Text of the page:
Grief in Cats


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Cat crying

By Rebecca Diaz, DVM
The Cat Clinic

Grief is not an emotion that is often ascribed to cats. However, after the loss of a companion cat or dog, behaviors may be noted that indicate mourning in your cat. This is especially possible if there was only one other companion in the household.
Behaviors that may be noted are vocalization (the most common), insistent rubbing on persons or objects, neediness, hiding, lethargy and/or decreased appetite. One, several or none of these signs may be present with your cat.

If you note the presence of any of these behaviors, we recommend you have your kitty examined by your veterinarian to be sure there is no illness. When one pet in the household has been severely ill, a more subtle illness in another pet may be overlooked. This is especially the case with conditions such as high blood pressure, which can cause some of these behaviors while often having no other obvious indications that a disease is present in your pet.
If the check-up shows kitty is otherwise healthy, then grieving may explain the behavior. If so, how might your veterinarian help? We will explain different steps that can be taken at home to potentially decrease the grieving. One possibility is the use of a Feliway diffuser, which release a scent. The scent is a pheromone that decreases stress and may decrease grieving. It comes as spray or wipes as well as in the diffuser form.  These products are available on line or can be ordered from your veterinarian. Another idea is to leave your TV or radio on when not at home, as the sound of voices might provide a sense of companionship.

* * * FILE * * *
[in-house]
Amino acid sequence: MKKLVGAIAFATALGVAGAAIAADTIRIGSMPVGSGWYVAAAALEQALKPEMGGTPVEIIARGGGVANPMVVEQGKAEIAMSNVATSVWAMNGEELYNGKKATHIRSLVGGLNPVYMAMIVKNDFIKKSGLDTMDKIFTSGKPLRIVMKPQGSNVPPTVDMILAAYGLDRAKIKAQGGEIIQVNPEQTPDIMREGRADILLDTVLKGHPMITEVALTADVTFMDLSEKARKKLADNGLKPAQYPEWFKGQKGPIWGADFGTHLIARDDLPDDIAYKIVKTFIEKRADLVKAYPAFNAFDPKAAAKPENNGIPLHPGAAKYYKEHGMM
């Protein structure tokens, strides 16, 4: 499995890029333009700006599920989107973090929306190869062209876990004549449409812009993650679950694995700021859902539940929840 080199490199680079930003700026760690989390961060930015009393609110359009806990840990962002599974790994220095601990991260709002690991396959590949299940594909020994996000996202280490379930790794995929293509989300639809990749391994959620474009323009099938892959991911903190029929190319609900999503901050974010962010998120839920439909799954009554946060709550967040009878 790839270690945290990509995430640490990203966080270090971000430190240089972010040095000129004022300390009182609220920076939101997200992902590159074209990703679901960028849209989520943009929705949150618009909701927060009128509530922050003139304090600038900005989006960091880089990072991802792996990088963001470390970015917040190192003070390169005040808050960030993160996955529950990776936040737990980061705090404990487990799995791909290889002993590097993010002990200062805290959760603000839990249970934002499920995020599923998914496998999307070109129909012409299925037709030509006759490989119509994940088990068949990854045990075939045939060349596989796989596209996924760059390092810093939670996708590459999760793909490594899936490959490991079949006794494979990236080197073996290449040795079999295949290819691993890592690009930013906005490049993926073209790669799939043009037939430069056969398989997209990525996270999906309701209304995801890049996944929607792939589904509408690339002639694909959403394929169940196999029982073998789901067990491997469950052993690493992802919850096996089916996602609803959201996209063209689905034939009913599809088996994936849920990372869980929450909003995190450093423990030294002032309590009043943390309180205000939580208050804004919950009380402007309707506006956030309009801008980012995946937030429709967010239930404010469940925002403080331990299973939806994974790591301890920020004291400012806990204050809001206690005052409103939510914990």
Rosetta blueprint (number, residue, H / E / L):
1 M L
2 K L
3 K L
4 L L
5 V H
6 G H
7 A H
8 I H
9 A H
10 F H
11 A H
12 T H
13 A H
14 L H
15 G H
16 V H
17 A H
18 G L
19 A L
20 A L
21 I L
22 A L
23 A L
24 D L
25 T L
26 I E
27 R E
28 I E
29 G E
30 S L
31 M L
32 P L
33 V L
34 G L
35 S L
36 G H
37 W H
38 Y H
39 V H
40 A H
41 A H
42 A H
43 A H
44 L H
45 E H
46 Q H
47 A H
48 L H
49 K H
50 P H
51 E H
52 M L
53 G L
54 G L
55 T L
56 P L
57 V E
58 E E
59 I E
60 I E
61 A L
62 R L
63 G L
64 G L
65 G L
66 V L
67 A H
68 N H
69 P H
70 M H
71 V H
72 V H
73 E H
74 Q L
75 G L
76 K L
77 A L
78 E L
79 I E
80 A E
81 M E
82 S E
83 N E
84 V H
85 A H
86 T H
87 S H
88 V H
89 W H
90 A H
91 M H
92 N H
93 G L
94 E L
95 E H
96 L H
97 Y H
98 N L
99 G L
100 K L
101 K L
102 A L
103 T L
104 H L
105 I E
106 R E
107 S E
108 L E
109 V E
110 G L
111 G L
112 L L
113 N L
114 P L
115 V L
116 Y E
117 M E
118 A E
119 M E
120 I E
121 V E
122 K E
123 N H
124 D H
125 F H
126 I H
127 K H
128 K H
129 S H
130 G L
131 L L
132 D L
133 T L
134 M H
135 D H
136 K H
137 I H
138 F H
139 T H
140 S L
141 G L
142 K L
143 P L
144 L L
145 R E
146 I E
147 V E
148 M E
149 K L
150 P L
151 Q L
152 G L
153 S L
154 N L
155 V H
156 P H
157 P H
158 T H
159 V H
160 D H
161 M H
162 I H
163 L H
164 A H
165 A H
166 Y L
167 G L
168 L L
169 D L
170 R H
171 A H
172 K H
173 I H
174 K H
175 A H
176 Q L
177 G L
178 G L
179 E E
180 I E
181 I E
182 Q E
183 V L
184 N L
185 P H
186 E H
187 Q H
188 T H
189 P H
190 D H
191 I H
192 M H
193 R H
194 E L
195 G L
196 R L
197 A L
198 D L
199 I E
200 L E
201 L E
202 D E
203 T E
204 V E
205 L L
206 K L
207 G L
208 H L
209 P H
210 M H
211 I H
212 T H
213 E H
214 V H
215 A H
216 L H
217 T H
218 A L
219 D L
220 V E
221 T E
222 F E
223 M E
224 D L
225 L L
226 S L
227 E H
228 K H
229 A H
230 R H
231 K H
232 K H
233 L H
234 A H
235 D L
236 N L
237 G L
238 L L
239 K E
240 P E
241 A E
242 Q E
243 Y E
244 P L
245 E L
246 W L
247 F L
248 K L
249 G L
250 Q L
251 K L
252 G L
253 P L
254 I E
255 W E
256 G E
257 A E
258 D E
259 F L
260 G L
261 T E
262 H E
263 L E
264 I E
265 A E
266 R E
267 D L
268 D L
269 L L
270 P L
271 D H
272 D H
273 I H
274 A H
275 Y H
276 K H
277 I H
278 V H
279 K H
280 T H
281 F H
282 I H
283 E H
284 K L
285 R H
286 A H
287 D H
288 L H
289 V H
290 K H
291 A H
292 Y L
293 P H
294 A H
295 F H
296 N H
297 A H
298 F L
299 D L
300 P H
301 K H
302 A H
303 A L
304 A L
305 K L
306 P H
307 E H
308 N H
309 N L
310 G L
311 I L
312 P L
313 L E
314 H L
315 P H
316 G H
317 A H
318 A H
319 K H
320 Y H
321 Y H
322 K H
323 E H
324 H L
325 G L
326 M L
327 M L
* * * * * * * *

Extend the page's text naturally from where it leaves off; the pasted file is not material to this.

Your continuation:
You should also schedule more play time and lap/petting time. Play (i.e., exercise) is good for kitty’s mood, and the extra lap/petting times can make kitty feel more in touch and secure. Be careful to actually schedule time, rather than responding to crying, to avoid finding that kitty has trained you to respond to the cries. Lastly, although this is somewhat controversial, sometimes a new pet in the household may help. However, your kitty had a bond to the original companion and may not feel comforted with a new one. This is especially true of older pets.

If none of these changes at home relieve your cat’s sadness, speak to your veterinarian. In particular, do not allow kitty to skip meals, which can lead to severe liver disease. Your veterinarian can provide prescription stress relief which may include herbs, antidepressants or appetite stimulants, as deemed appropriate.

All in all, there is no reliable way to predict how long your kitty might grieve or which of the remedies will work, but you should be prepared to respond to your cat’s grief along with your own. We hope this information will help you with the difficult process.

This article appears in Summer 2016, page 18.

Rebecca Diaz, DVM is the owner of The Cat Clinic, a feline-only veterinary clinic located at 67870 Vista Chino, Cathedral City, CA,, 760-325-3400


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